A federal judge in Massachusetts has ordered defendant property owner to grant EPA immediate access to its property to conduct a removal action despite defendant’s own remedial action. U.S. v. Tucard, LLC, No. 10-11185 (D. Mass. 9/15/10). The property was formerly the site of underground storage tanks which leaked several hazardous substances including tetrachloroethylene and trichloroethylene into the soil and groundwater.

After EPA took samples on the property in 2008, the agency notified defendant that it intended to conduct a removal action at the site and requested access. Defendant declined to sign an access agreement, arguing that the proposed actions were unnecessary. EPA issued an administrative order in 2010 under CERCLA requiring unrestricted access “for the purpose of conducting response activities, including but not limited to performing the removal action.” Defendant responded saying it would not allow access until EPA conducted additional soil sampling to determine the extent of the contamination. EPA then filed a lawsuit seeking an order directing defendant to comply with the administrative order.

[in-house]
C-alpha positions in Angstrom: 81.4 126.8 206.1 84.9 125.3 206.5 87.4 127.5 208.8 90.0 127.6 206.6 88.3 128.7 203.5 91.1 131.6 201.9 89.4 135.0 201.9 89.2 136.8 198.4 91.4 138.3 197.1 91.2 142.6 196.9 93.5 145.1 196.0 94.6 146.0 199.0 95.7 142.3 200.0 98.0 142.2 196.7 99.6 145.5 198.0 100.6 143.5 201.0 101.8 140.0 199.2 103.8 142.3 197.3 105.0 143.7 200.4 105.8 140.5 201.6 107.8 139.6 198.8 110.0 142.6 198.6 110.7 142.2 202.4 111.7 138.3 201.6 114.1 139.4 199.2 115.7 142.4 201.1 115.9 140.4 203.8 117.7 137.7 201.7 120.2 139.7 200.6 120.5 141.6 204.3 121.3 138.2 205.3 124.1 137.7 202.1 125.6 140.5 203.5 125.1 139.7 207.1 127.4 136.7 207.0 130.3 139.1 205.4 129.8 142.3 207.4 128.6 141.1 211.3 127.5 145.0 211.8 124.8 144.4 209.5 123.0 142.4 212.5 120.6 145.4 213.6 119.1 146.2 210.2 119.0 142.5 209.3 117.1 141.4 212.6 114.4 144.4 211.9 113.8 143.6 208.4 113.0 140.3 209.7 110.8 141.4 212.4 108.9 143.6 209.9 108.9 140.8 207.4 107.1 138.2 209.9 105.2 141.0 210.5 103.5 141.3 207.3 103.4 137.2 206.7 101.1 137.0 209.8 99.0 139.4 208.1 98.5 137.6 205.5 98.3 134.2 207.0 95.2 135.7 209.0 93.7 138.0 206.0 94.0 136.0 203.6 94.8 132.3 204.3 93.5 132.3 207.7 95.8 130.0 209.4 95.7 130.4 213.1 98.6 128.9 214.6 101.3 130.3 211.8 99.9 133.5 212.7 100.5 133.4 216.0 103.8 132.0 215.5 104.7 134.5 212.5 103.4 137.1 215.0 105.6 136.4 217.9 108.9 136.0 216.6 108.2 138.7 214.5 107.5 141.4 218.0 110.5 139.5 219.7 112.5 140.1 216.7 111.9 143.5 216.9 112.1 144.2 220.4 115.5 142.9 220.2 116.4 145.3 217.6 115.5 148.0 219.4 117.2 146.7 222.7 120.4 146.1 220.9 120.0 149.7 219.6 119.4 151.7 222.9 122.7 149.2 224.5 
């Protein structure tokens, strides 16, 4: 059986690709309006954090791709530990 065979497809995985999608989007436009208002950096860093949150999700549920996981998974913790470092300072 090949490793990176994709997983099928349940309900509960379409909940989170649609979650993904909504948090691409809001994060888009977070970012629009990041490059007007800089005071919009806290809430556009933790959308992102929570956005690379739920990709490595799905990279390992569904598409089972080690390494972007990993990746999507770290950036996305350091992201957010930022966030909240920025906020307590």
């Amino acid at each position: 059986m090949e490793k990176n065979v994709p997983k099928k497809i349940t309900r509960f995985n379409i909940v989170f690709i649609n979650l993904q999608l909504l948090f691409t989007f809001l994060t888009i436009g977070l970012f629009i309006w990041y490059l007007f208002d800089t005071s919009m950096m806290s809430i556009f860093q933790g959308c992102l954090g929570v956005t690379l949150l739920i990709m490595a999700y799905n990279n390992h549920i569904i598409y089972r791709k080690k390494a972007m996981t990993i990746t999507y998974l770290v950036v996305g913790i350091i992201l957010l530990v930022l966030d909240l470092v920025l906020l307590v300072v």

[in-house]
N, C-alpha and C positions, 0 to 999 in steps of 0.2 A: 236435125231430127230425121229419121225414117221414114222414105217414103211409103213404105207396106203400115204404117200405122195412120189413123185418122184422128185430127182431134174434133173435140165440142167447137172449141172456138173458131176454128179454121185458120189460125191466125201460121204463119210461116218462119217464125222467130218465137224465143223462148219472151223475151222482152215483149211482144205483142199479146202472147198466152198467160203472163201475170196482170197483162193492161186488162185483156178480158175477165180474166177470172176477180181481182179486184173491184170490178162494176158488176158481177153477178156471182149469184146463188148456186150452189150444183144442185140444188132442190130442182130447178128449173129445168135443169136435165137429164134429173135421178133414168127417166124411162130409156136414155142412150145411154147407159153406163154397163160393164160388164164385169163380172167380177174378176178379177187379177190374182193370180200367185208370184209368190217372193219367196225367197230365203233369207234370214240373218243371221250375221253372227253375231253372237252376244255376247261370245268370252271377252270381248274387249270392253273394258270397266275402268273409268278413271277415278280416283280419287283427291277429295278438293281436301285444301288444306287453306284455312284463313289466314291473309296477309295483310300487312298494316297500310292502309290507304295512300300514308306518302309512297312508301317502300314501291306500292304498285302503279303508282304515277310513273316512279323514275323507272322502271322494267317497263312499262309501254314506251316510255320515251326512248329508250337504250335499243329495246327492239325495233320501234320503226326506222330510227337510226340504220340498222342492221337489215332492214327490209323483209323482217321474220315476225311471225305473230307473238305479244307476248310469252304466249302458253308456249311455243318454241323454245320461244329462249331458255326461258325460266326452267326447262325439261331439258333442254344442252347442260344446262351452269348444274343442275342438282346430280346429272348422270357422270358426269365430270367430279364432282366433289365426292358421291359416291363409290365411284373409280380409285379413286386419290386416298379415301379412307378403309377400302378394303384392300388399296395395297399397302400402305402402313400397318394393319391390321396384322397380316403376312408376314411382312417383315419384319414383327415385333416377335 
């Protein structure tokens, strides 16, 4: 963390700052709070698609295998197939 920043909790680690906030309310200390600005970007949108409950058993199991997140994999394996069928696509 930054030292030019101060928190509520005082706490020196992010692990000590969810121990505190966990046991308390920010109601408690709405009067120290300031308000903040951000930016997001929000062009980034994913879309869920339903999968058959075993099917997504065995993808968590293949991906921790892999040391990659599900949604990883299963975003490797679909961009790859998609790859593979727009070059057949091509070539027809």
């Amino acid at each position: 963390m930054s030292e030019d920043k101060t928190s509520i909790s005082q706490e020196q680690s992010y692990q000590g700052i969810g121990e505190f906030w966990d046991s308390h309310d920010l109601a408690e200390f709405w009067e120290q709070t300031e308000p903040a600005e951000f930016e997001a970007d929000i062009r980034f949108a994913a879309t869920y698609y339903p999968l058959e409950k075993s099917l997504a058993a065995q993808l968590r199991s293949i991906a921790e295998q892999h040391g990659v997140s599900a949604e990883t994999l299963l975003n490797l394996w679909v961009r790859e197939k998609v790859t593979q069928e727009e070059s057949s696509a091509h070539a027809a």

The court found that EPA must satisfy only three prerequisites to gain access: (i) EPA must demonstrate that it is seeking access that is authorized under section 104(e) (3) of CERCLA; (ii) EPA must have requested access from an authorized person; and (iii) EPA must show “a reasonable basis to believe there may be a release or threat of a release of a hazardous substance or pollutant or contaminant.” According to the court, “[b]ased on the administrative record, EPA met those criteria.”